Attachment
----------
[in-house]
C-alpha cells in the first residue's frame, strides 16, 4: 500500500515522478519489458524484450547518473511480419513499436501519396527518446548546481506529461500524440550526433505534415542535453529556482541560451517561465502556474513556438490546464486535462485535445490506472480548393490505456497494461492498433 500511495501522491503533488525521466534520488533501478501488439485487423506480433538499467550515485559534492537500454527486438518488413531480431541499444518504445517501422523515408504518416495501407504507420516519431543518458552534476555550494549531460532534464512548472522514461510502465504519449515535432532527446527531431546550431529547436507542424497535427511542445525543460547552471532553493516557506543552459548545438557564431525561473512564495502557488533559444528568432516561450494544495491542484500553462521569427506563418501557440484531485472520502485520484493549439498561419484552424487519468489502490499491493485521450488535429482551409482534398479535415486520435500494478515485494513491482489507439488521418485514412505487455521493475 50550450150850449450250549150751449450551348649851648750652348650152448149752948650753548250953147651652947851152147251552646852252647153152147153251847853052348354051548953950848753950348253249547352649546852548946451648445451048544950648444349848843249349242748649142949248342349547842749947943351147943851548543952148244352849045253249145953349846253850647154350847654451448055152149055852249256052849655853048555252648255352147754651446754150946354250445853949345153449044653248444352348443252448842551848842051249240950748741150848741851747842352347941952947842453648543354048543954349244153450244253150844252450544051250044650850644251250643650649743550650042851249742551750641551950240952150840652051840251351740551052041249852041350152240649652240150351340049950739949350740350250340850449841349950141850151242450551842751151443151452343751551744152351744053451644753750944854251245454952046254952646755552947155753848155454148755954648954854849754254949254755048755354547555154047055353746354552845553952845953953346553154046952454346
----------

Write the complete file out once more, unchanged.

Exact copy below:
[in-house]
C-alpha cells in the first residue's frame, strides 16, 4: 500500500515522478519489458524484450547518473511480419513499436501519396527518446548546481506529461500524440550526433505534415542535453529556482541560451517561465502556474513556438490546464486535462485535445490506472480548393490505456497494461492498433 500511495501522491503533488525521466534520488533501478501488439485487423506480433538499467550515485559534492537500454527486438518488413531480431541499444518504445517501422523515408504518416495501407504507420516519431543518458552534476555550494549531460532534464512548472522514461510502465504519449515535432532527446527531431546550431529547436507542424497535427511542445525543460547552471532553493516557506543552459548545438557564431525561473512564495502557488533559444528568432516561450494544495491542484500553462521569427506563418501557440484531485472520502485520484493549439498561419484552424487519468489502490499491493485521450488535429482551409482534398479535415486520435500494478515485494513491482489507439488521418485514412505487455521493475 50550450150850449450250549150751449450551348649851648750652348650152448149752948650753548250953147651652947851152147251552646852252647153152147153251847853052348354051548953950848753950348253249547352649546852548946451648445451048544950648444349848843249349242748649142949248342349547842749947943351147943851548543952148244352849045253249145953349846253850647154350847654451448055152149055852249256052849655853048555252648255352147754651446754150946354250445853949345153449044653248444352348443252448842551848842051249240950748741150848741851747842352347941952947842453648543354048543954349244153450244253150844252450544051250044650850644251250643650649743550650042851249742551750641551950240952150840652051840251351740551052041249852041350152240649652240150351340049950739949350740350250340850449841349950141850151242450551842751151443151452343751551744152351744053451644753750944854251245454952046254952646755552947155753848155454148755954648954854849754254949254755048755354547555154047055353746354552845553952845953953346553154046952454346